On April 9th 1957, at the close of a sensational 17-day criminal trial at the Old Bailey, the British newspaper proprietor Lord Beaverbrook picked up the telephone receiver to speak to one of his employees: the chief crime reporter of the Daily Express.
“Percy,” he rasped (Beaverbrook was famously not a man to waste words). “Two men were acquitted today. Adams and Hoskins.”
And then he rang off.
Nearly thirty years later, in 1984, Percy Hoskins was still so proud of that short, nine-word call from his ultimate boss and paymaster that he wrote a book about the case and called it Two Men Were Acquitted. If you are puzzled by what Beaverbrook meant, he was saying that a) the man in the dock had been cleared of murder (and therefore would not be facing the noose), while b) another man—sitting comfortably in the press gallery—was professionally vindicated, and was therefore permitted to keep his high-paid job. Evidently, in the mind of Percy Hoskins, the two outcomes were of roughly equivalent magnitude.
The case was certainly a good one for an ambitious crime reporter of the era to be involved with. Ulster-born John Bodkin Adams was a middle-aged family practitioner working in the British south-coast town of Eastbourne, where he tended to many elderly and terminally ill private patients. What initially aroused suspicion about him was that these elderly patients often listed him in their wills and then kicked the bucket after a large injection of morphine. A portly bachelor, he displayed the usual, era-appropriate arrogance of a trained physician, lived in an enormous house, and openly enjoyed the finer things of life. Among his possessions (inherited from grateful patients) was a Rolls Royce car. In 1956 he was arrested on suspicion of killing a patient six years earlier—although he was suspected of killing 162 others. At his trial he declined to take the stand, and seemed impassive throughout. His guilt was widely assumed by press and public alike. It seems to be true, in retrospect, that Percy Hoskins of the Express was the only Fleet Street commentator not to condemn Adams as guilty despite the absence of actual proof.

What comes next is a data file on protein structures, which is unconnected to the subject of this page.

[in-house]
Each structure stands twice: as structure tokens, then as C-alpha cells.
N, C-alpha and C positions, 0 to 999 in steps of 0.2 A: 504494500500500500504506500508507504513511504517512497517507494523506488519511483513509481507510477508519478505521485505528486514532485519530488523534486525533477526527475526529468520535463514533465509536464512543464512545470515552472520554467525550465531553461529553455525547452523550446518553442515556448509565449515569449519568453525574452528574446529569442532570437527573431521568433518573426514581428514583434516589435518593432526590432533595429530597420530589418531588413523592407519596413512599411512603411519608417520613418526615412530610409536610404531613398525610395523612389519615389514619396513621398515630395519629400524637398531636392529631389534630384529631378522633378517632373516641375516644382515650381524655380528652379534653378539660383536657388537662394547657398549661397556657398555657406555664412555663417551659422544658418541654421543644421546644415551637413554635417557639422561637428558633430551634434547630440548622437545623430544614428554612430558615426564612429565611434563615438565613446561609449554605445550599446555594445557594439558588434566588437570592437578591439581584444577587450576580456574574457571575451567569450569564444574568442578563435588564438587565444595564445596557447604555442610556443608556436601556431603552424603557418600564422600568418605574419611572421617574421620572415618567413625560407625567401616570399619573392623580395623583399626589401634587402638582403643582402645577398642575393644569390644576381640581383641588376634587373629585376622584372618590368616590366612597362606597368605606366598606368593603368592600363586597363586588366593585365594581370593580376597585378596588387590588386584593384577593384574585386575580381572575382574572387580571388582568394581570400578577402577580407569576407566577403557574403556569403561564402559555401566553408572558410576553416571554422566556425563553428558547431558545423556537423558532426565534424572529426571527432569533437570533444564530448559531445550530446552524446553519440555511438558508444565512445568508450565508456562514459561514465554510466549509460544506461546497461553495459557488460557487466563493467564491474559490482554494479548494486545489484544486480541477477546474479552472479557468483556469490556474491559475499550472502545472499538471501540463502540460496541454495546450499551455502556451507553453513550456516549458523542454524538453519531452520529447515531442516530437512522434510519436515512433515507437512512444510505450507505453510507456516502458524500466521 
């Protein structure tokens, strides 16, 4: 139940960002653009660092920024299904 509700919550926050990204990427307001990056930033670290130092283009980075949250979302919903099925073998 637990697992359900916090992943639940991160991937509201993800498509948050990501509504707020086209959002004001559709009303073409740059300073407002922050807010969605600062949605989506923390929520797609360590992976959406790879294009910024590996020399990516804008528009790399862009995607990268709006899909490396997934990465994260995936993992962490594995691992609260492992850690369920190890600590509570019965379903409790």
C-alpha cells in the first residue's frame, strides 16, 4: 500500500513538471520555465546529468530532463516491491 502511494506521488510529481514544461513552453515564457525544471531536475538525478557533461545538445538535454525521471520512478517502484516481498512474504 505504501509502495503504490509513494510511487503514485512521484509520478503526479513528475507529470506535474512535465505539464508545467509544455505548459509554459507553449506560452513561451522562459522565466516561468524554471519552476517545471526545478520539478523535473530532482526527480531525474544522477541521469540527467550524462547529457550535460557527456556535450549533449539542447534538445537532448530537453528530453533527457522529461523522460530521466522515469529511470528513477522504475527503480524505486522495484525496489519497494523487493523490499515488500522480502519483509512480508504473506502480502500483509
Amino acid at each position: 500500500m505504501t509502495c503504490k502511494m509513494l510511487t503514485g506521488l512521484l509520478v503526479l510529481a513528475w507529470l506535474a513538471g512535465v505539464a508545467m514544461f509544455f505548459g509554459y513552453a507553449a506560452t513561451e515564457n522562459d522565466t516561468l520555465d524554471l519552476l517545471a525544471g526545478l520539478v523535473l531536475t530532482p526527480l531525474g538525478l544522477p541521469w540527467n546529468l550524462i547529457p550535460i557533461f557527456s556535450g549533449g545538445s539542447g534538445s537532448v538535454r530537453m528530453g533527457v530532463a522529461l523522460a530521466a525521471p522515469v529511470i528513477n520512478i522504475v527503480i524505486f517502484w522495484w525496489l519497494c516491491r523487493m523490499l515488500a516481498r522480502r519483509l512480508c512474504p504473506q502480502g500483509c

Two things are likely to strike any modern student of this case from sixty years ago. The first (for British people) is the strong resemblance to the more recent case of Dr Harold Shipman, a general practitioner who was found guilty in 2000 of killing fifteen of his patients at Hyde in Greater Manchester, but was suspected of dispatching over two hundred in total. But perhaps the more astonishing thing to a modern reader is that anyone ever gave two hoots about the opinions of a mere crime reporter. Isn’t it odd? Can you even name a present-day crime reporter? Yet in the 1950s, it seems that Percy Hoskins and his brethren in the national press were very big cheeses indeed. At the height of his fame and influence, Hoskins had the exclusive use of a grace-and-favour (ie free) flat on Park Lane, just for entertaining police chiefs. He liaised with Scotland Yard to produce a police insider’s book called No Hiding Place!, after which a popular TV series was later named. He appeared on TV in his own programme It’s Your Money They’re After—the title being not only a wonderful example of straightforward alarmism but also, incidentally, a masterclass in correct apostrophe use.
As it happens, the most up-to-date crime reporter I personally can name is Duncan Campbell of The Guardian (working from 1987 to 2010), so I was pleased to discover recently that he wrote the definitive history of crime reporting in Britain, entertainingly called We’ll All Be Murdered in Our Beds! (2016). The entire story of crime reporting turns out to be riveting, but of course I was drawn to the chapter on the “Sultans of the News Room” which covers figures of the same golden age as Hoskins: the splendidly-named Edgar Lustgarten, for one, and also the legendary Duncan “Tommy” Webb, whose desk at The People was supposedly shielded with bulletproof glass. This was a stupendous time to be a crime reporter, it seems. As long as you were prepared to butter up the police and hobnob with villains (and surrender all objectivity), you could cater for a mass newspaper-reading public absolutely avid for insider detail about the most sordid and violent of crimes.